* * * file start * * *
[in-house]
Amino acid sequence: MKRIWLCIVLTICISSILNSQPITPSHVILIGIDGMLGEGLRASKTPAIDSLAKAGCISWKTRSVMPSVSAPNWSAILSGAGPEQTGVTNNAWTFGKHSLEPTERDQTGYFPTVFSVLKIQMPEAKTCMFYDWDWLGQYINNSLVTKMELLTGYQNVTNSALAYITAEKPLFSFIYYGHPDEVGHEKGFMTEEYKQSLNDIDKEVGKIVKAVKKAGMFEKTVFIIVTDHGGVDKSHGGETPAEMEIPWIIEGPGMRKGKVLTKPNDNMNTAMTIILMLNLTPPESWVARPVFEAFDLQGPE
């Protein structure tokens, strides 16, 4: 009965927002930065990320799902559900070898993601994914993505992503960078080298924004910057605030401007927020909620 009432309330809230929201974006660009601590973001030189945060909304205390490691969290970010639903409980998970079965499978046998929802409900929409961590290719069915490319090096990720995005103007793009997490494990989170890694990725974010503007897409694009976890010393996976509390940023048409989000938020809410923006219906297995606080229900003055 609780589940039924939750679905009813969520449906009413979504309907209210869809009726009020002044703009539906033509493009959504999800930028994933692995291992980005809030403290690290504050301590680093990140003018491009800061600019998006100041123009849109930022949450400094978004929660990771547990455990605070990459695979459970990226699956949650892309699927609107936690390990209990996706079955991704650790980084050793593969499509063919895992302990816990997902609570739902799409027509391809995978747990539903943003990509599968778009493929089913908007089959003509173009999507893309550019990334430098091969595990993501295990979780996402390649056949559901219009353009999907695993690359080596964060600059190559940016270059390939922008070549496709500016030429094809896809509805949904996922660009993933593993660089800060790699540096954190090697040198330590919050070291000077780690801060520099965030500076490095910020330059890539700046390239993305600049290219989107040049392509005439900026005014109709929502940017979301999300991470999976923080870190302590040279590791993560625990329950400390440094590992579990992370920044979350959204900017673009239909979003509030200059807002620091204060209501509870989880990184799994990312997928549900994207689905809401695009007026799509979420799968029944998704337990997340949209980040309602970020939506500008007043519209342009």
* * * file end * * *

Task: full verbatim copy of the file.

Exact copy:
[in-house]
Amino acid sequence: MKRIWLCIVLTICISSILNSQPITPSHVILIGIDGMLGEGLRASKTPAIDSLAKAGCISWKTRSVMPSVSAPNWSAILSGAGPEQTGVTNNAWTFGKHSLEPTERDQTGYFPTVFSVLKIQMPEAKTCMFYDWDWLGQYINNSLVTKMELLTGYQNVTNSALAYITAEKPLFSFIYYGHPDEVGHEKGFMTEEYKQSLNDIDKEVGKIVKAVKKAGMFEKTVFIIVTDHGGVDKSHGGETPAEMEIPWIIEGPGMRKGKVLTKPNDNMNTAMTIILMLNLTPPESWVARPVFEAFDLQGPE
């Protein structure tokens, strides 16, 4: 009965927002930065990320799902559900070898993601994914993505992503960078080298924004910057605030401007927020909620 009432309330809230929201974006660009601590973001030189945060909304205390490691969290970010639903409980998970079965499978046998929802409900929409961590290719069915490319090096990720995005103007793009997490494990989170890694990725974010503007897409694009976890010393996976509390940023048409989000938020809410923006219906297995606080229900003055 609780589940039924939750679905009813969520449906009413979504309907209210869809009726009020002044703009539906033509493009959504999800930028994933692995291992980005809030403290690290504050301590680093990140003018491009800061600019998006100041123009849109930022949450400094978004929660990771547990455990605070990459695979459970990226699956949650892309699927609107936690390990209990996706079955991704650790980084050793593969499509063919895992302990816990997902609570739902799409027509391809995978747990539903943003990509599968778009493929089913908007089959003509173009999507893309550019990334430098091969595990993501295990979780996402390649056949559901219009353009999907695993690359080596964060600059190559940016270059390939922008070549496709500016030429094809896809509805949904996922660009993933593993660089800060790699540096954190090697040198330590919050070291000077780690801060520099965030500076490095910020330059890539700046390239993305600049290219989107040049392509005439900026005014109709929502940017979301999300991470999976923080870190302590040279590791993560625990329950400390440094590992579990992370920044979350959204900017673009239909979003509030200059807002620091204060209501509870989880990184799994990312997928549900994207689905809401695009007026799509979420799968029944998704337990997340949209980040309602970020939506500008007043519209342009």